The Journal The Authority on Global Business in Japan

Japan has positioned itself as a leader in medical innovation, but to hold that position and move advancements beyond the lab requires continued investment. On October 31, Eli Lilly and Company Chairman and CEO David A. Ricks spoke at Tokyo American Club to members of the American Chamber of Commerce in Japan about his company’s investment in local medical research.

US-based Eli Lilly, a global pharmaceutical company which develops and sells medicines to treat diabetes, cancer, and other diseases, has made significant investment in Japan, including upgrades to its manufacturing site, the addition of a development center, and construction of a new head office in Kobe. Ricks emphasized the critical role that Japan plays in the company’s mission, and how confident he is that the country will spearhead progress in biomedicines.

He also shared his opinion on how to leverage the benefits of medical innovation and the policy environment that he believes is necessary to sustain that innovation.

ECONOMIC IMPACT
“Japan has an aging population,” Ricks said, “and one major consequence of this according to [global management consultant McKinsey & Company] is that the demand for medical care in Japan is on course to triple from 2005 to 2035.” And while aging is also expected to reduce labor productivity and slow economic development, he believes wise investments in healthcare can save the country.

Ricks explained that new medicines to address countless unmet medical needs could have a dramatic and positive impact not only on the quality of human life but also the capacity of healthcare systems to meet growing demand.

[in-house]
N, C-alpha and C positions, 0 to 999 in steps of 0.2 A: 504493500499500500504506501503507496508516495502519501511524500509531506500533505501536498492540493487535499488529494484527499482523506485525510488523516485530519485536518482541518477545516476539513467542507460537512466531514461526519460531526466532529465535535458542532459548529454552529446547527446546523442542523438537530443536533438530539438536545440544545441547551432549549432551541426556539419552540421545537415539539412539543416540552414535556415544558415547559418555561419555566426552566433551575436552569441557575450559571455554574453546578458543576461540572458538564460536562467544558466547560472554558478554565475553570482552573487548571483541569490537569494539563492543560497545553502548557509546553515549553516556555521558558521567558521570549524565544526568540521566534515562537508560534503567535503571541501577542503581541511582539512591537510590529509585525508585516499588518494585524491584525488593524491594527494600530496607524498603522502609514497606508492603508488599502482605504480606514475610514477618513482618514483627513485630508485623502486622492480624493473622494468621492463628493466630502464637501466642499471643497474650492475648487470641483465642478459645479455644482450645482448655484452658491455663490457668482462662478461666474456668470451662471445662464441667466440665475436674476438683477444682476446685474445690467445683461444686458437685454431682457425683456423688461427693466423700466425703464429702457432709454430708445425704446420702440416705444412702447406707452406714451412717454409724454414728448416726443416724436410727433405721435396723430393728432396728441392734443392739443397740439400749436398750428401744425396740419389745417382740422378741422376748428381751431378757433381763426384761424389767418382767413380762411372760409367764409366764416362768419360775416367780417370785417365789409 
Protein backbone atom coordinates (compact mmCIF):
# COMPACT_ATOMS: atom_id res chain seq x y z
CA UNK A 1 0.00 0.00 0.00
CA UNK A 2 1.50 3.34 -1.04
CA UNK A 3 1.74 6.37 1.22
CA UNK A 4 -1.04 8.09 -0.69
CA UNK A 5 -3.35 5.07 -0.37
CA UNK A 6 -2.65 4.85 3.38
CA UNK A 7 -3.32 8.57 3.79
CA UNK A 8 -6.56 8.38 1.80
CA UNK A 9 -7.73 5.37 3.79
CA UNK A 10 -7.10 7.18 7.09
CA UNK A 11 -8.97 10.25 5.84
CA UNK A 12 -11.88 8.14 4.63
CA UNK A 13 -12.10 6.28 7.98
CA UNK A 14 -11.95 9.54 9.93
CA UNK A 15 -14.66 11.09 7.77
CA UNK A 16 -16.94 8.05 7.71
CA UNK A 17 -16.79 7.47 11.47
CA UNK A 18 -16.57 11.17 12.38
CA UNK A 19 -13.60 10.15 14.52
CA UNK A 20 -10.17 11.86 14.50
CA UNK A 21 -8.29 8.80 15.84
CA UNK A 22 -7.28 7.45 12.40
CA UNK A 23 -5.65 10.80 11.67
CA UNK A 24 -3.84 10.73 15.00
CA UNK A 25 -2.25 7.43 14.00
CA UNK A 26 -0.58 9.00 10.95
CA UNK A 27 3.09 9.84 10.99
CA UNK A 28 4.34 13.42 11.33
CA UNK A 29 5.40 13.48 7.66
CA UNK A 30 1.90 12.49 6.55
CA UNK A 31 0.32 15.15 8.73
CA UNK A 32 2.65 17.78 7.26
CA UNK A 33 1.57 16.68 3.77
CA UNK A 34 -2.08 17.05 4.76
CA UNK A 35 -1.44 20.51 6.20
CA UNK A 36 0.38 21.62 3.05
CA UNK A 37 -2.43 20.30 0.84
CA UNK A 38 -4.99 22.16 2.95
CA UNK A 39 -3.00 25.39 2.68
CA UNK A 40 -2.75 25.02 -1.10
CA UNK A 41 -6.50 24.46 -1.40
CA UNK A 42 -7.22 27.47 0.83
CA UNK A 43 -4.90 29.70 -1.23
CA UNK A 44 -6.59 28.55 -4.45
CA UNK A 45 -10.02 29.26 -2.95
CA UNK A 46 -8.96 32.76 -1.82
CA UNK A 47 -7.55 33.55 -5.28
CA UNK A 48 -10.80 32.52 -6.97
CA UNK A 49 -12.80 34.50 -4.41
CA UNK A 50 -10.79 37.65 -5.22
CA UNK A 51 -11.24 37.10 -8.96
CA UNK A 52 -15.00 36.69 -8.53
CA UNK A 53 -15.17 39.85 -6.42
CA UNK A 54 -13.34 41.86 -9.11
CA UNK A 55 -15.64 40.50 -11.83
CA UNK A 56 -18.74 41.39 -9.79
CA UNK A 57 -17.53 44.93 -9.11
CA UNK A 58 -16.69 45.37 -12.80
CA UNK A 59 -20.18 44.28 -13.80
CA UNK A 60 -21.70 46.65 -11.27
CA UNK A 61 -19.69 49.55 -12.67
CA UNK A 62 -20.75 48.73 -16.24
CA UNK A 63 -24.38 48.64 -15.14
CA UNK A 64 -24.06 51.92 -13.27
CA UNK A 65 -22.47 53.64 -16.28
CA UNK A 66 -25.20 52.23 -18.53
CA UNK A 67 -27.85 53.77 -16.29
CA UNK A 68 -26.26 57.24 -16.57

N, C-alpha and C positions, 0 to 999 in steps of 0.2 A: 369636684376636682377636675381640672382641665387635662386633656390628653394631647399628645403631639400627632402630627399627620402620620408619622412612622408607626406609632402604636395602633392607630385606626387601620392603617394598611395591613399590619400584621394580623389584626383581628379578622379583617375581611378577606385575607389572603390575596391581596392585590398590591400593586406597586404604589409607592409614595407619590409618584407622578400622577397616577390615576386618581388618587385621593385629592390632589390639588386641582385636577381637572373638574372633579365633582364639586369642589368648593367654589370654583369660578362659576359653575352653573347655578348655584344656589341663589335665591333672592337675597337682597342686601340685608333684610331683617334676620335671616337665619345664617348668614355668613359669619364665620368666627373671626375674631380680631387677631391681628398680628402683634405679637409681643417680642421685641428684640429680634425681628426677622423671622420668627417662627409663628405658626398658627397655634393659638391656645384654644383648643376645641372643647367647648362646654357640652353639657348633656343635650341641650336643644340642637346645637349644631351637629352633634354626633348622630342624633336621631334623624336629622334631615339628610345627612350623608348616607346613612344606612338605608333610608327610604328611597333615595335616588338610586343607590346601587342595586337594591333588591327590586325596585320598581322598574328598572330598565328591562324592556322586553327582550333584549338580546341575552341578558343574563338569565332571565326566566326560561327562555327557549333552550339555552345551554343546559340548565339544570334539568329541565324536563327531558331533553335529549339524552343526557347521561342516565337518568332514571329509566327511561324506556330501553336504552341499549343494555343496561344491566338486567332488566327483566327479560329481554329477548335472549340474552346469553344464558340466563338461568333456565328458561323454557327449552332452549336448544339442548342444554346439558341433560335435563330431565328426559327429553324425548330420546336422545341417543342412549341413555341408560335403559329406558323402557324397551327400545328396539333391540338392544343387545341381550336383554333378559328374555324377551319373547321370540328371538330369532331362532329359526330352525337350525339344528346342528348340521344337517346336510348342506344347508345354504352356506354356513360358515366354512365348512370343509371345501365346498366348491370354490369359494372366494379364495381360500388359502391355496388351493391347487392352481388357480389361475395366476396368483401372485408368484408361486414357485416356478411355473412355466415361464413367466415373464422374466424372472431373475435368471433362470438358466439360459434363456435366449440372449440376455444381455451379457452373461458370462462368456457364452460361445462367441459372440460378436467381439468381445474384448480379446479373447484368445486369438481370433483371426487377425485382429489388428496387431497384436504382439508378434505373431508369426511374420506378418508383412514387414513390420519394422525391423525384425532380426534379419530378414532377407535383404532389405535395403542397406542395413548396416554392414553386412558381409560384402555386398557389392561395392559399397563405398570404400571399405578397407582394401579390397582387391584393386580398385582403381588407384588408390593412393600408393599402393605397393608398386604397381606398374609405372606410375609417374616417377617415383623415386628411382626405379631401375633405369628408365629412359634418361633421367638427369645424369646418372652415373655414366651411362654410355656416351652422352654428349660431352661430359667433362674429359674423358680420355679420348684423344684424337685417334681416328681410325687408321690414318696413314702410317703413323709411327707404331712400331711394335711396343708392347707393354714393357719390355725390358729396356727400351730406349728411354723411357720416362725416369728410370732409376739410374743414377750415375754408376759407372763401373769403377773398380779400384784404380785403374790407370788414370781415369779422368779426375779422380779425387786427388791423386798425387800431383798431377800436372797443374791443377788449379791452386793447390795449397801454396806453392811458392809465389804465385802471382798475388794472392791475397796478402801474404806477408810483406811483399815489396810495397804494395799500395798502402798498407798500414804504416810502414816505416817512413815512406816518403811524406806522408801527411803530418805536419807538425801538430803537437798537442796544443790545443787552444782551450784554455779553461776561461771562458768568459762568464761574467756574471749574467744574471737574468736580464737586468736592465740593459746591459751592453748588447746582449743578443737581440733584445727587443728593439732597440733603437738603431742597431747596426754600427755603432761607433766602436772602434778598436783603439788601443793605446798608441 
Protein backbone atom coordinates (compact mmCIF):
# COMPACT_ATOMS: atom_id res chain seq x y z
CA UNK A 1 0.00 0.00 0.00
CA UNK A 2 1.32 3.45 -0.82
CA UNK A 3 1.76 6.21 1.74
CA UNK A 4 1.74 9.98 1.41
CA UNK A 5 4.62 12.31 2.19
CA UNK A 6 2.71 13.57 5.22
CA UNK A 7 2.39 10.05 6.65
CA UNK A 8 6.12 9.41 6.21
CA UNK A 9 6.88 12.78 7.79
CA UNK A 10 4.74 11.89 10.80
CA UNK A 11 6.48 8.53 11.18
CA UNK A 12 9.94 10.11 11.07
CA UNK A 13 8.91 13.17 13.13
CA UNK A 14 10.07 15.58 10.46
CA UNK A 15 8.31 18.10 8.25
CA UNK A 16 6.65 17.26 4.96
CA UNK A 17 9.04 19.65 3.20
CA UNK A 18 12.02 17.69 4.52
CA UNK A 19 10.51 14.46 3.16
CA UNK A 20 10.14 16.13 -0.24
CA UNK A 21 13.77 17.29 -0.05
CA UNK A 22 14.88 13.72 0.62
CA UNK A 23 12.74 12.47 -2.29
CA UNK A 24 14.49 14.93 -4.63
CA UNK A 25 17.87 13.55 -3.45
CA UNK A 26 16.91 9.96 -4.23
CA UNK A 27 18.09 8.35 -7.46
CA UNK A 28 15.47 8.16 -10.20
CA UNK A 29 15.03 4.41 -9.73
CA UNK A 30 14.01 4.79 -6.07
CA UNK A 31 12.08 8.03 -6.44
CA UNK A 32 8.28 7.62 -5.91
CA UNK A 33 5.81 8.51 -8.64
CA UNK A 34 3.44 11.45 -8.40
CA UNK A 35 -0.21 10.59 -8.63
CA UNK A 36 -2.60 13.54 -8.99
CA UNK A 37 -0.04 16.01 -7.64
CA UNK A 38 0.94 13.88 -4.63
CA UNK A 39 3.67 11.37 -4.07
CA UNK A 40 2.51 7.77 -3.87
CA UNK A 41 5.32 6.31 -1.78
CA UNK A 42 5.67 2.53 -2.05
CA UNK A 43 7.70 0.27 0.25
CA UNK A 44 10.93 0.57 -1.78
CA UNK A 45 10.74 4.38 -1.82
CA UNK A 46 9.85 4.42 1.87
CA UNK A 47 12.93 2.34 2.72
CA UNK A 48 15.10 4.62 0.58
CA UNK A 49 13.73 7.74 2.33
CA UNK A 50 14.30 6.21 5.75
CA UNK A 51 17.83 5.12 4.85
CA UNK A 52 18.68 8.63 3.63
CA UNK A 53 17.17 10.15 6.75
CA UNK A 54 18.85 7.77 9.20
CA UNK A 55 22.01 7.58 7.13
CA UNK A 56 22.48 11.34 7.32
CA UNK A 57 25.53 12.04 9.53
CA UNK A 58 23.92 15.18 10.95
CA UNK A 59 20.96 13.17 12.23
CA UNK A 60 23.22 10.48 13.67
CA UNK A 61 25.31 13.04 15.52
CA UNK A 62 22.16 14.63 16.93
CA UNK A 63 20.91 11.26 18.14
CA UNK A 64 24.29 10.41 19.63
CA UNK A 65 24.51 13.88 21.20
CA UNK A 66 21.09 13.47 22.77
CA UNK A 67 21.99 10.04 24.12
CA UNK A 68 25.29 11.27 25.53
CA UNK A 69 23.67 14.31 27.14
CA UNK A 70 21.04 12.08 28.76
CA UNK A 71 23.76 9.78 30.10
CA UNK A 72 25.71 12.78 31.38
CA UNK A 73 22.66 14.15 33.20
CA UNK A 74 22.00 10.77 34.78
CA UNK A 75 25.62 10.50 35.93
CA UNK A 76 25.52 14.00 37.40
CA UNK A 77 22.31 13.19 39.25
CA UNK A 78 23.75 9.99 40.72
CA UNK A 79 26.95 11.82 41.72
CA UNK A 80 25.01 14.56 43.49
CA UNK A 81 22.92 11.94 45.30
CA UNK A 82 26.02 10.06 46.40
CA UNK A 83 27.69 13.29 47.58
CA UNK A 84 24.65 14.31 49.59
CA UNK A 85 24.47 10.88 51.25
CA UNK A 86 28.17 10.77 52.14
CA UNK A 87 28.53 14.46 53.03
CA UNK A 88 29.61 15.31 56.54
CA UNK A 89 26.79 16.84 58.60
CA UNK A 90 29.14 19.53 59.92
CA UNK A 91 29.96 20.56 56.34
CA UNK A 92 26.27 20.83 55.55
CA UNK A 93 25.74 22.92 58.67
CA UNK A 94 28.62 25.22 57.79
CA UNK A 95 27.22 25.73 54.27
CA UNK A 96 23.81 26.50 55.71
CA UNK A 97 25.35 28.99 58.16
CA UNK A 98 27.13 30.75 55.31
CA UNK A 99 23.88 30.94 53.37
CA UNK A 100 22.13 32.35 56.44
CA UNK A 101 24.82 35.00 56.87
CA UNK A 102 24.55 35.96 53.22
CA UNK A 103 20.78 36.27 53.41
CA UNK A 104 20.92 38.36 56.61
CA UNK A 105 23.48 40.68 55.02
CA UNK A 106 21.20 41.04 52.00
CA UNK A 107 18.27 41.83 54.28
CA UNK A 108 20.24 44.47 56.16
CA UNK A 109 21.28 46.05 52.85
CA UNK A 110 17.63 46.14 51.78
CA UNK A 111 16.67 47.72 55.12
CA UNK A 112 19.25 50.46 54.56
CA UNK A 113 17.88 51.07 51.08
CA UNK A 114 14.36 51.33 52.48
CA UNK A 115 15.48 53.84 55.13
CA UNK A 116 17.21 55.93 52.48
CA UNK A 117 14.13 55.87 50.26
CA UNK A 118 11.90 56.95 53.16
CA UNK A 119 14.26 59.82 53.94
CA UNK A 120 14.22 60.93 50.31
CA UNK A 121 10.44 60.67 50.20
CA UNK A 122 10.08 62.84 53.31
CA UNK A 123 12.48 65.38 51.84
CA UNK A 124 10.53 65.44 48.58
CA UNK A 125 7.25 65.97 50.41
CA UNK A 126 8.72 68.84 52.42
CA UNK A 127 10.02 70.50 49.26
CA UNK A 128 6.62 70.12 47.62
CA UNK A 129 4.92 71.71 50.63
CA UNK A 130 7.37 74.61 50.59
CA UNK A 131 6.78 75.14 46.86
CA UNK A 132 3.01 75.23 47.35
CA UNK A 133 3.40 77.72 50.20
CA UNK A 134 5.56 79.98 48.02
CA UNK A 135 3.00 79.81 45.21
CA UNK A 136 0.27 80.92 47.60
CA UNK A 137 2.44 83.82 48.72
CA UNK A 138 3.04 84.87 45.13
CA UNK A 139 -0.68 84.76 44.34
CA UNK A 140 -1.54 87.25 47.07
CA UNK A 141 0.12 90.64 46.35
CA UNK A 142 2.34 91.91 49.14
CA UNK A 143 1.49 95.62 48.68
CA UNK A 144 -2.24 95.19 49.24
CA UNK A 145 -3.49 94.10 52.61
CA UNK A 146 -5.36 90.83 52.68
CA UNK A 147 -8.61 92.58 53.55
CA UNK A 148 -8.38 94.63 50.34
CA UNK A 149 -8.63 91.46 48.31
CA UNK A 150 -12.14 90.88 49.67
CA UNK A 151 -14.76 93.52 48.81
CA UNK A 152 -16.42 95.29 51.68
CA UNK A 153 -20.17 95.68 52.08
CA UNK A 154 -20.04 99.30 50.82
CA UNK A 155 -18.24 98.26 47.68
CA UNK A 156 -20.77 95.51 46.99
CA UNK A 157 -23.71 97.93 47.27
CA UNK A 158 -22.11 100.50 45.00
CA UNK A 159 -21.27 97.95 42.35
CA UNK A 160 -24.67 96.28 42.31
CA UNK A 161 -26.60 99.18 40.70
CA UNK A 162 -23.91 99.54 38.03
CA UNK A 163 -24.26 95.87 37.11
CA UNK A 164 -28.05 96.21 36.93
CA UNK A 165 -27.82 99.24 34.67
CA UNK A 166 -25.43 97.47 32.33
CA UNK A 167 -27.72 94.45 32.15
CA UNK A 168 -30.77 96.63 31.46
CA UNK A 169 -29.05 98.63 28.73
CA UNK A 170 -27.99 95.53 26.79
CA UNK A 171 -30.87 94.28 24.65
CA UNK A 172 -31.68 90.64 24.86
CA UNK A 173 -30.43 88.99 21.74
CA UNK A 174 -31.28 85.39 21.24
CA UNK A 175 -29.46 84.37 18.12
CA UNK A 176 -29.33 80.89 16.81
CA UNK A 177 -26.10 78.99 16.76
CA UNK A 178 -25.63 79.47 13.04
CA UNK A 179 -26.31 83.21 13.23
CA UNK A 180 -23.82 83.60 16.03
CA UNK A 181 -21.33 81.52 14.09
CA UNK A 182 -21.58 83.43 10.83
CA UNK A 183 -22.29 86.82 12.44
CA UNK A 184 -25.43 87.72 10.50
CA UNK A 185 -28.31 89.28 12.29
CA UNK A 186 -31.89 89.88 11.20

According to one study, new treatments that delay the onset of Alzheimer’s disease for five years could save the US government $140 billion in healthcare costs by 2030. And research conducted by Columbia University spanning 30 countries found that the introduction of new medicines saves at least two and half times the cost of paying for innovative treatments.

Regarding economic growth, Ricks pointed out that—in Japan—the pharmaceutical industry alone accounts for 10 percent of the nation’s private sector investment, and this contributes directly to the country’s economic growth.

Amy Jackson, John W. Carlson III, and Patrik Jonsson present speaker David A. Ricks (center right) with a certificate of appreciation.

POLICY CHANGES
Ricks raised the point that, while the potential of pharmaceutical science is greater than ever, the wall for developing innovative medicines is also much higher. For example, the cost of development per medicine has skyrocketed from $300 million in the mid-1980s to more than $2 billion today. Even more challenging is the shortened lifecycle brought about by innovation. The period during which pharmaceutical companies can sell new medicines before they are replaced is shrinking, making drug development riskier.

“Japanese leaders recognize the importance of encouraging medical innovation,” Ricks said. “Our company appreciates the progress we have seen under Prime Minister Abe’s leadership.”
The key major progress is the reduction of approval times, he explained, saying it is now possible to launch new medicines in Japan and bring innovations to patients more quickly, making Japan a true partner in the process of simultaneous global release.

He also said the industry welcomes improvements to the pricing system that create greater price stability in Japan.

THE FUTURE
Looking ahead, Ricks highlighted one of Eli Lilly’s goals: to eradicate Alzheimer’s disease by 2025. “We strongly believe that the first person that will be cured of Alzheimer’s is alive today,” he said, adding that Eli Lilly will work closely with regulators and policymakers to support innovation.

“The more than 20 years of experience I have in this industry tells me that we can do this, we have done this, and—for the sake of the patients here in Japan—we must do this.”

Jennifer Wooden is a writer at Custom Media, publisher of The ACCJ Journal.